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The end of Adobe Flash technology

Many seemed to have predicted this would happen after Apple refused to support Adobe Flash technology for its iPhones, iPods, and iPads. Apple Company’s prize fight for flashless development of its devices seems to have a negative ripple effect on Adobe’s part. After more than a year and a half of competing with the rise of HTML5, Adobe decided to withdraw its support in the Android version of Flash Player. The announcement certainly shocked the tech industry starting in November 2012. It’s fascinating news as it’s just one year after Adobe tried to develop a stable version of Flash for devices running Google’s operating system. Even though the Android app for running flash on mobile has made some updates after the Adobe withdrawal issue, still, the standard is already considered dead.

However, some mobile users have been able to install such an application and view Flash content on their phones and tablets because some browsers still support the system. On the other hand, when Google released a Chrome for Android that lacks Flash support, Adobe finally made the decision to withdraw its resources and stop offering future installations of Flash technology for mobile devices.

Despite Apple’s oppression of adopting Flash technology, many still use the platform and many are still excited to continue using it for more interactive and expressive website content. Although the late tech innovator Steve Jobs said that HTML5 will be the new web standard they have adopted for years, many still debate the functionality of the two (Flash Technology and HTML5). An article on Forbes.com written by Fred Cabazza states that Flash and HTML5 technology should not be compared because they have different uses. In addition, Cabazza added: “The best and most important part is that you don’t have to choose between HTML5 and Flash because you can use both. Perhaps the best answer is to recognize that HTML5 and Flash have their pros and cons and that you can use one or one or both depending on the experience you want to provide, your ROI and SEO constraints, and the human resources you access.”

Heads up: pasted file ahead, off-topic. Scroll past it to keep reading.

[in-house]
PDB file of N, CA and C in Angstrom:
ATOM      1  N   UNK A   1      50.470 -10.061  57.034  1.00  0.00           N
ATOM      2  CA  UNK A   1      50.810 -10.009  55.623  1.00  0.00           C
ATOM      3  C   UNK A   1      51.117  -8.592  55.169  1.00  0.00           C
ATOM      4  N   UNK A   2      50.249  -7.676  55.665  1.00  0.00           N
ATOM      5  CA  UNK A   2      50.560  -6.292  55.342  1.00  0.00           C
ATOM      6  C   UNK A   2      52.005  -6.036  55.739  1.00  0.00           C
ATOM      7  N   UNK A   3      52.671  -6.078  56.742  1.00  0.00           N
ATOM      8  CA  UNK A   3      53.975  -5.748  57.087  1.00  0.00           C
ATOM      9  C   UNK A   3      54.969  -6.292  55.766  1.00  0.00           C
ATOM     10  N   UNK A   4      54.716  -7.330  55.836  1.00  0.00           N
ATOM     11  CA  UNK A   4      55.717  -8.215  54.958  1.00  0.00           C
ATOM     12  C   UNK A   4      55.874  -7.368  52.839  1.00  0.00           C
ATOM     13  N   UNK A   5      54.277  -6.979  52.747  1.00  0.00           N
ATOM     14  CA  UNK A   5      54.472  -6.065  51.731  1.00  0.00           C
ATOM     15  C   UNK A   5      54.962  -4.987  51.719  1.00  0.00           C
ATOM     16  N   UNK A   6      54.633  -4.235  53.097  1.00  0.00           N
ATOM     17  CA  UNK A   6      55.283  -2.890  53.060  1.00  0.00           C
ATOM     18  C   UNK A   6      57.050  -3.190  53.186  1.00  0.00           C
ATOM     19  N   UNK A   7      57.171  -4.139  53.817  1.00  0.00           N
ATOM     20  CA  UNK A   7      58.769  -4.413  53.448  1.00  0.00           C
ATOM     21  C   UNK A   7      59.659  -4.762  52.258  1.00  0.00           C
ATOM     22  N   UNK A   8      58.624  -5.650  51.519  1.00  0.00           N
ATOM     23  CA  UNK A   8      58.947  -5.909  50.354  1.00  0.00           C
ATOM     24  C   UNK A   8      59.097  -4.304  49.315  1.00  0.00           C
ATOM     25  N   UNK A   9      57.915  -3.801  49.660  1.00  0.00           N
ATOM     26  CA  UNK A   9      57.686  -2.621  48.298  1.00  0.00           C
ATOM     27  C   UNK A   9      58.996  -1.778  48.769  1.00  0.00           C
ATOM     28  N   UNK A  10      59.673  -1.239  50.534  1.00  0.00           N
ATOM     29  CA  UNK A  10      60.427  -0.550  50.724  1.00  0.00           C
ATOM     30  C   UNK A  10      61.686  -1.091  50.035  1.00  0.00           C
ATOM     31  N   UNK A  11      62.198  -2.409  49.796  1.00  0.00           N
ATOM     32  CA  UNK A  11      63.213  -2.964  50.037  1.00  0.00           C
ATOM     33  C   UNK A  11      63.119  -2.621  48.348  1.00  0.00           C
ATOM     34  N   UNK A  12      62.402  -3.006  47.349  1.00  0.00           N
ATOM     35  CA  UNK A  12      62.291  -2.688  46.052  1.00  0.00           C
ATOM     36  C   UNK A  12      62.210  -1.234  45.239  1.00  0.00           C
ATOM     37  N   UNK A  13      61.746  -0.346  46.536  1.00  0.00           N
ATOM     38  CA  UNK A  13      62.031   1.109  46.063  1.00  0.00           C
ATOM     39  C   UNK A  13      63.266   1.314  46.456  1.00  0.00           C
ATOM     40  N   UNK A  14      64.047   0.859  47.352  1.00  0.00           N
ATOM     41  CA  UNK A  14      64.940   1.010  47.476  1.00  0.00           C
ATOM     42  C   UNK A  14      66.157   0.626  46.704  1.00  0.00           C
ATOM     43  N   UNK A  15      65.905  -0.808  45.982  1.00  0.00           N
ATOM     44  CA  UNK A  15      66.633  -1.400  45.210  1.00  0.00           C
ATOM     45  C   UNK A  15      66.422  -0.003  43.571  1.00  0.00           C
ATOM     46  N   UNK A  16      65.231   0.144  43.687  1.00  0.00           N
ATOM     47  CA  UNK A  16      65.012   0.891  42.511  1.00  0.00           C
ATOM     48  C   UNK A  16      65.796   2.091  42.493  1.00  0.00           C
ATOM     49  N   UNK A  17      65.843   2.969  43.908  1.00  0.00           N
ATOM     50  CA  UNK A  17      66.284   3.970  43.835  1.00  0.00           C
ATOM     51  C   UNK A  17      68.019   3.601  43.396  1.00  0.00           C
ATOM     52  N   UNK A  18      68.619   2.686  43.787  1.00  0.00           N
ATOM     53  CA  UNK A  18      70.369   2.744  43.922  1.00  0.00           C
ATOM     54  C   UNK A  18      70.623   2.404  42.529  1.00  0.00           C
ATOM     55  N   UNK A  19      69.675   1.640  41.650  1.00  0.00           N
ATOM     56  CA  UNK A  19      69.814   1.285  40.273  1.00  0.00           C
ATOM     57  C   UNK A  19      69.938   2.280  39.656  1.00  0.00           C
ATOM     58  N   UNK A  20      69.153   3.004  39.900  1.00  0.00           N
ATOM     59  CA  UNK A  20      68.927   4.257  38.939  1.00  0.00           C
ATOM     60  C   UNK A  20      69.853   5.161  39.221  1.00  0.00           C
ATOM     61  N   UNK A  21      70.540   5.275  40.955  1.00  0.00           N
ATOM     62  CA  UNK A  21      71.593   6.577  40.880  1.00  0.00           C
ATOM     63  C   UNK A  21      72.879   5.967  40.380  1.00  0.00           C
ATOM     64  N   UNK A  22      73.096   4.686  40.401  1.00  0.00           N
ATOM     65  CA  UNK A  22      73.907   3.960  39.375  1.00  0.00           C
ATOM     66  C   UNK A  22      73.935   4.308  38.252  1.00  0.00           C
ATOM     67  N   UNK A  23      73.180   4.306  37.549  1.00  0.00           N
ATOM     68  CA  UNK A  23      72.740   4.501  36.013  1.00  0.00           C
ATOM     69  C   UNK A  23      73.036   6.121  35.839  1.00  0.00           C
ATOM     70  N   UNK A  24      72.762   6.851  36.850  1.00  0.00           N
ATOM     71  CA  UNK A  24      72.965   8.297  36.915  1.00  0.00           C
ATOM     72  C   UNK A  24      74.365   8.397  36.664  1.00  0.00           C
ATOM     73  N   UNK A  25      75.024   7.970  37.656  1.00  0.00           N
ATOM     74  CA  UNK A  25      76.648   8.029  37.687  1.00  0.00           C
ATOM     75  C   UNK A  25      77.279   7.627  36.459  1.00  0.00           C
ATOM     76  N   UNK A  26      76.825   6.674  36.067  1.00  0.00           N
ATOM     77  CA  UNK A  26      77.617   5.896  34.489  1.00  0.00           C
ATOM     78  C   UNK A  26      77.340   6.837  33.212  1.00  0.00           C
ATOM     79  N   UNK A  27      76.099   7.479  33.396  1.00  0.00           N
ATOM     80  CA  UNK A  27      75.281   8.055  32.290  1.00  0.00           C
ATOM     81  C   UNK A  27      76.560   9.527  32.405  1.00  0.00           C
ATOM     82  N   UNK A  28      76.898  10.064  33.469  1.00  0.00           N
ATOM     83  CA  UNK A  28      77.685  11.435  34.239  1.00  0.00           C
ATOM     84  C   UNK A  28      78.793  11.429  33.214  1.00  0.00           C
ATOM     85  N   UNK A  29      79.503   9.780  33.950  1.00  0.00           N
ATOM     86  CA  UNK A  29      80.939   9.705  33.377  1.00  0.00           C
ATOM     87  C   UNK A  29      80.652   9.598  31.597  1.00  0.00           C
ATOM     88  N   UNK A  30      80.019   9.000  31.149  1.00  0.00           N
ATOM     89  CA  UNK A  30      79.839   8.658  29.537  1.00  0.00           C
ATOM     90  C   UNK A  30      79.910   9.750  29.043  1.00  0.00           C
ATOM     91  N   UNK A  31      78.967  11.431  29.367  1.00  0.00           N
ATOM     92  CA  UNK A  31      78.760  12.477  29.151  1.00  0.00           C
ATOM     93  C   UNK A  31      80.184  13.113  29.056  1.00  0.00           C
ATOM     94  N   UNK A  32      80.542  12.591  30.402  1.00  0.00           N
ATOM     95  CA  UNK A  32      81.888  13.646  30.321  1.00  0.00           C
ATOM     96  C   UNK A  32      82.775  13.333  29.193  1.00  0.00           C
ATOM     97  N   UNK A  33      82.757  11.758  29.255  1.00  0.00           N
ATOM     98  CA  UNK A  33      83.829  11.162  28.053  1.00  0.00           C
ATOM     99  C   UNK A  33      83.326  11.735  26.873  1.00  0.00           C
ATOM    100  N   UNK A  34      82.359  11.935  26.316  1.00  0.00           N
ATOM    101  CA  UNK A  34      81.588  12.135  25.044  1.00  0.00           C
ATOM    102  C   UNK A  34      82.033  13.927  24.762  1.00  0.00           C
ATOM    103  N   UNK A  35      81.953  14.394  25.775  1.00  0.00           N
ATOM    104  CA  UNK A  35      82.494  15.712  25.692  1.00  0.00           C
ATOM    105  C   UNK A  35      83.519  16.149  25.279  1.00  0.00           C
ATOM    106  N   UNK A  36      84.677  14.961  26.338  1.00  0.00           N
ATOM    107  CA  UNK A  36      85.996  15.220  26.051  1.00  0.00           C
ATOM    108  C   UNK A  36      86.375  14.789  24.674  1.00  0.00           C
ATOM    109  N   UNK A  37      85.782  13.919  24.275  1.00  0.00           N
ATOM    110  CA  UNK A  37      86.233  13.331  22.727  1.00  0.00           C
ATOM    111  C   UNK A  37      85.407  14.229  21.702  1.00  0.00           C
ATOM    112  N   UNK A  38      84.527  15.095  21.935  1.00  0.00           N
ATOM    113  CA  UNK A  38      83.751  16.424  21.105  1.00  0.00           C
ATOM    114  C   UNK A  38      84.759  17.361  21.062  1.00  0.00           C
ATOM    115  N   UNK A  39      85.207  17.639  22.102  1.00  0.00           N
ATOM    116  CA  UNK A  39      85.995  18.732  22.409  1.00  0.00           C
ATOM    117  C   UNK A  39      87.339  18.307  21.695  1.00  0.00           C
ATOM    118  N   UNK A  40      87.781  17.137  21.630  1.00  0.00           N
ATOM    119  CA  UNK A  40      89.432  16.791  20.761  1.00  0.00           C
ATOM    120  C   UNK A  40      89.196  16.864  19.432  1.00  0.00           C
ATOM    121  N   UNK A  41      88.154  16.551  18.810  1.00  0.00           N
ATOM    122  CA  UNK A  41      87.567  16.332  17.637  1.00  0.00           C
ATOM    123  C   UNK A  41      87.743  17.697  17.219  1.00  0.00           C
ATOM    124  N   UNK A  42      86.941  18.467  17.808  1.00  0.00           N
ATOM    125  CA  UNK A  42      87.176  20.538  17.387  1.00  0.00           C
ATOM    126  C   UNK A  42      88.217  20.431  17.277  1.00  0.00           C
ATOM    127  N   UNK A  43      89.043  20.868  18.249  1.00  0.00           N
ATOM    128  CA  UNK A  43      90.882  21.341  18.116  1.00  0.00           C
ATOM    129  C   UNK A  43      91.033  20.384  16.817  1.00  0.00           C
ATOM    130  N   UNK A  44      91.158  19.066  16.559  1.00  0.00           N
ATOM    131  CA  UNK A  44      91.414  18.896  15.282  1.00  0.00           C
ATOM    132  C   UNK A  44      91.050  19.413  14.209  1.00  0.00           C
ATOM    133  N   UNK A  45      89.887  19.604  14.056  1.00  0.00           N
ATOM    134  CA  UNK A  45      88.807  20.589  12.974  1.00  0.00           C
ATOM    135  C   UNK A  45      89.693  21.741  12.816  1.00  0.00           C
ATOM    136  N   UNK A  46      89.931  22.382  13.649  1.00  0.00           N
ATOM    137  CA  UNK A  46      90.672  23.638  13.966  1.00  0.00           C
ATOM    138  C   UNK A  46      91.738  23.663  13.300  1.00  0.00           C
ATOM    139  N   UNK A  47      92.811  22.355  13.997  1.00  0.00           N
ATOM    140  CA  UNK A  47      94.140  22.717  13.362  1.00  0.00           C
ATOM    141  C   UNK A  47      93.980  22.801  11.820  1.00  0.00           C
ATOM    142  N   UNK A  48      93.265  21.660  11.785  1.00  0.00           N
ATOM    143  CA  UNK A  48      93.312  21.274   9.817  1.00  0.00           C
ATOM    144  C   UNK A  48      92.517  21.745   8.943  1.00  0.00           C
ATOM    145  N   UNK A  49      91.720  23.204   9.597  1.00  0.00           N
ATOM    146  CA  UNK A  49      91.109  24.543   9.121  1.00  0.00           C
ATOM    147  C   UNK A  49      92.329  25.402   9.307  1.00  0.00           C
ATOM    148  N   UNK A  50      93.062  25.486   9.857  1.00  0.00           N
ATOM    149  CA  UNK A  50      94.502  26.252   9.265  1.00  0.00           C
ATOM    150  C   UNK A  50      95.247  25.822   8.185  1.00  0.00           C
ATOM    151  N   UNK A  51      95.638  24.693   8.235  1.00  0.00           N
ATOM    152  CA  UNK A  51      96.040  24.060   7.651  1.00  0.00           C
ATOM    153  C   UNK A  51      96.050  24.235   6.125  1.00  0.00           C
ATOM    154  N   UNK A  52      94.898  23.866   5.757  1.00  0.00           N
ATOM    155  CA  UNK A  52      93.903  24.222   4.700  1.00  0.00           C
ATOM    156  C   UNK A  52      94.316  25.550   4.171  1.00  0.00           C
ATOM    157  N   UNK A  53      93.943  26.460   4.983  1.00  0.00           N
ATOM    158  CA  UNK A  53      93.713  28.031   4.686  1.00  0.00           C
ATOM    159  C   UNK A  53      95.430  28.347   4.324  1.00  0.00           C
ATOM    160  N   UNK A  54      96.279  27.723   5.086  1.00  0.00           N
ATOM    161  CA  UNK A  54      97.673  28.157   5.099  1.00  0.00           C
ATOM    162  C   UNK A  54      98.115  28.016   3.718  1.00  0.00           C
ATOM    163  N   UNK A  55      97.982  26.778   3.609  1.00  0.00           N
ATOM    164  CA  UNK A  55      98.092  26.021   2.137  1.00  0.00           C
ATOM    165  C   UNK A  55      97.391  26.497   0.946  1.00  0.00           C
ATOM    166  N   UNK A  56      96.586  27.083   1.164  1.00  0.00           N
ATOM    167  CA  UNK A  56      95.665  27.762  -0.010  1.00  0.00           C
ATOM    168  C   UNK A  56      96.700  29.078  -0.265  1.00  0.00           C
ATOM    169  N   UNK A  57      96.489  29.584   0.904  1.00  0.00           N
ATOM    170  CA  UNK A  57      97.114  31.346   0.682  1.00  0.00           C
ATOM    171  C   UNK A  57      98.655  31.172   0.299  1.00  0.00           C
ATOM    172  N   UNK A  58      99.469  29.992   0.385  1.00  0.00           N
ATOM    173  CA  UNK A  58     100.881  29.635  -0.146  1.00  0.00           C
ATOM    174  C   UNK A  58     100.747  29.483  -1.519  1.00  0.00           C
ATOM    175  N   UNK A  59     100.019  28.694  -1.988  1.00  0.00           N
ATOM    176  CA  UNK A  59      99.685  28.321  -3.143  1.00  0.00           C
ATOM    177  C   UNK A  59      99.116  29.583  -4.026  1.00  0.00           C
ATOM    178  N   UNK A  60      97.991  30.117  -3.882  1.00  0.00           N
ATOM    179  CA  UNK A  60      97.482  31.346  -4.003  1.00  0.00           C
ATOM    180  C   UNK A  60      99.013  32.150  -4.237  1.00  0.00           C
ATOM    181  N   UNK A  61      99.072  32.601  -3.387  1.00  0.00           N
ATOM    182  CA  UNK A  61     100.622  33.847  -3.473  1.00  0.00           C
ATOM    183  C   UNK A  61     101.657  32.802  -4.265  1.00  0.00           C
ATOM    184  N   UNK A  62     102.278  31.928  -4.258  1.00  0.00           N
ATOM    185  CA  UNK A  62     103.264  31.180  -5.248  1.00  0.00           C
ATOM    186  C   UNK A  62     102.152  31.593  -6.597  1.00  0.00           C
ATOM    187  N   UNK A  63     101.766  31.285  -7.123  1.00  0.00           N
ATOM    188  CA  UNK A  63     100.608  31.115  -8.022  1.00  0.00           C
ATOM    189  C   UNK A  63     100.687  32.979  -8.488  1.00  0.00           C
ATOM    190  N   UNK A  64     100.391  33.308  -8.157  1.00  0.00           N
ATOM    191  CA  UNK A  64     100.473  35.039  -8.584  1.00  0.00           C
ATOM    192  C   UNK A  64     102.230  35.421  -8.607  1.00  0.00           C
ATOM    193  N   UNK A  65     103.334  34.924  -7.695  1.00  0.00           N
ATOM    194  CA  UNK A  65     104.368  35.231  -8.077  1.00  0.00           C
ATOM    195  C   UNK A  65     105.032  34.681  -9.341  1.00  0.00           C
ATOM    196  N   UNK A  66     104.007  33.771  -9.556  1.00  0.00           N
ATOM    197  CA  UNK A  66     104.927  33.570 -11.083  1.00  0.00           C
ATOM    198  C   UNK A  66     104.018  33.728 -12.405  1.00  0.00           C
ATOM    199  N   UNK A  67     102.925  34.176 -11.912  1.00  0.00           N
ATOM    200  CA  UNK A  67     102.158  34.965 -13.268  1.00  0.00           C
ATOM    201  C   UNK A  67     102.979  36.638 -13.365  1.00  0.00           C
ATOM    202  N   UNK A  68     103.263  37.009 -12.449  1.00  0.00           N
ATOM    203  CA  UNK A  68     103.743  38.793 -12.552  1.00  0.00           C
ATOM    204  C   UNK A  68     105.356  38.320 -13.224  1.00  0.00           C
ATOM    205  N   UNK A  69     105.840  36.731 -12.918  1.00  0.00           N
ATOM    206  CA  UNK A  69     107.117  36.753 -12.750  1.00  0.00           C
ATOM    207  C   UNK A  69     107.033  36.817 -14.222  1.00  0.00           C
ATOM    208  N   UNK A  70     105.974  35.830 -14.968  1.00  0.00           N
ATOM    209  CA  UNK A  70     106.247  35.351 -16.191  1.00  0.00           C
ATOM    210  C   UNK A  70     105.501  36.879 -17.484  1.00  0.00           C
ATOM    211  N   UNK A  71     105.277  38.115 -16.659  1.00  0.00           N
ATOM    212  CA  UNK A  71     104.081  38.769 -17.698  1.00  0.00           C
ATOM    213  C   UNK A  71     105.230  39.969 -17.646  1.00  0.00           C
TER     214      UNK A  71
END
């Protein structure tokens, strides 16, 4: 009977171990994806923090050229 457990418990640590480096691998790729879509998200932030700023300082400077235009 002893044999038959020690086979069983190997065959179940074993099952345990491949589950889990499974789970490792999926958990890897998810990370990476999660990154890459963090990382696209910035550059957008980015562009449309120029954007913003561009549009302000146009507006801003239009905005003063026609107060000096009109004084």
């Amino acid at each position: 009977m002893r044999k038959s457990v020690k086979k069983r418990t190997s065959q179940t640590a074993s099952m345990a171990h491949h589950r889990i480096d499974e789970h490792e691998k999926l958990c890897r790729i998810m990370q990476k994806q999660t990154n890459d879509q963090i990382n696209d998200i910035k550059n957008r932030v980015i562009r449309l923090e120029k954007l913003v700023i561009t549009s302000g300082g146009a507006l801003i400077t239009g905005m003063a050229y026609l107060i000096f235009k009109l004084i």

Cabazza quickly ended his article with a startling statement: “In short, it’s not a zero-sum game. Rather, it’s a process of natural evolution, where HTML is catching up while Flash is focusing on advanced features (and reducing, even while consolidating, its market share). Both are complementary. So please stop comparing.”

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